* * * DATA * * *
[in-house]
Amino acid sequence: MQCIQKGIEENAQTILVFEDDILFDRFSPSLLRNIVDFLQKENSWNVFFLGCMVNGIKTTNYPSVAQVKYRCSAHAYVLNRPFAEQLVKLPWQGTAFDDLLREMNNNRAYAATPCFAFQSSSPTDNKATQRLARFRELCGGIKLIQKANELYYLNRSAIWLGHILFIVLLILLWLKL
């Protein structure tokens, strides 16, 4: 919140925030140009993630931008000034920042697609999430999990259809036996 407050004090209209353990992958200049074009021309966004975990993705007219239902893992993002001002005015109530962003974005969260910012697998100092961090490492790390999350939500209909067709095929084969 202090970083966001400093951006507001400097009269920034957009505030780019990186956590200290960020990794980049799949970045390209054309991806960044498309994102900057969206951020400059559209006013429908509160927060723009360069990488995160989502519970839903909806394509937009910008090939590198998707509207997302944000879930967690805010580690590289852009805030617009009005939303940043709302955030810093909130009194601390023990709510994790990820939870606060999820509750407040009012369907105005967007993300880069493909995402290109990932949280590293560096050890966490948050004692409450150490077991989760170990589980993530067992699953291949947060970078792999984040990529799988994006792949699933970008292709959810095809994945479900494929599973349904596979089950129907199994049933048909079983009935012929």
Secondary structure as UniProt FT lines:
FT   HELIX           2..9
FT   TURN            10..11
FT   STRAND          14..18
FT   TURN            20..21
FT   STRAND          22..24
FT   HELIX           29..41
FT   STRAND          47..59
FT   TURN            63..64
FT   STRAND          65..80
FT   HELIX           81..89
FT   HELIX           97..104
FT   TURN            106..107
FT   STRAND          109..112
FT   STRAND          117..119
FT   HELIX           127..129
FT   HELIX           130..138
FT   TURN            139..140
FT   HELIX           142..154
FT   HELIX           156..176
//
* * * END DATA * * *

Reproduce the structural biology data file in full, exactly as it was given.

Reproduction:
[in-house]
Amino acid sequence: MQCIQKGIEENAQTILVFEDDILFDRFSPSLLRNIVDFLQKENSWNVFFLGCMVNGIKTTNYPSVAQVKYRCSAHAYVLNRPFAEQLVKLPWQGTAFDDLLREMNNNRAYAATPCFAFQSSSPTDNKATQRLARFRELCGGIKLIQKANELYYLNRSAIWLGHILFIVLLILLWLKL
């Protein structure tokens, strides 16, 4: 919140925030140009993630931008000034920042697609999430999990259809036996 407050004090209209353990992958200049074009021309966004975990993705007219239902893992993002001002005015109530962003974005969260910012697998100092961090490492790390999350939500209909067709095929084969 202090970083966001400093951006507001400097009269920034957009505030780019990186956590200290960020990794980049799949970045390209054309991806960044498309994102900057969206951020400059559209006013429908509160927060723009360069990488995160989502519970839903909806394509937009910008090939590198998707509207997302944000879930967690805010580690590289852009805030617009009005939303940043709302955030810093909130009194601390023990709510994790990820939870606060999820509750407040009012369907105005967007993300880069493909995402290109990932949280590293560096050890966490948050004692409450150490077991989760170990589980993530067992699953291949947060970078792999984040990529799988994006792949699933970008292709959810095809994945479900494929599973349904596979089950129907199994049933048909079983009935012929």
Secondary structure as UniProt FT lines:
FT   HELIX           2..9
FT   TURN            10..11
FT   STRAND          14..18
FT   TURN            20..21
FT   STRAND          22..24
FT   HELIX           29..41
FT   STRAND          47..59
FT   TURN            63..64
FT   STRAND          65..80
FT   HELIX           81..89
FT   HELIX           97..104
FT   TURN            106..107
FT   STRAND          109..112
FT   STRAND          117..119
FT   HELIX           127..129
FT   HELIX           130..138
FT   TURN            139..140
FT   HELIX           142..154
FT   HELIX           156..176
//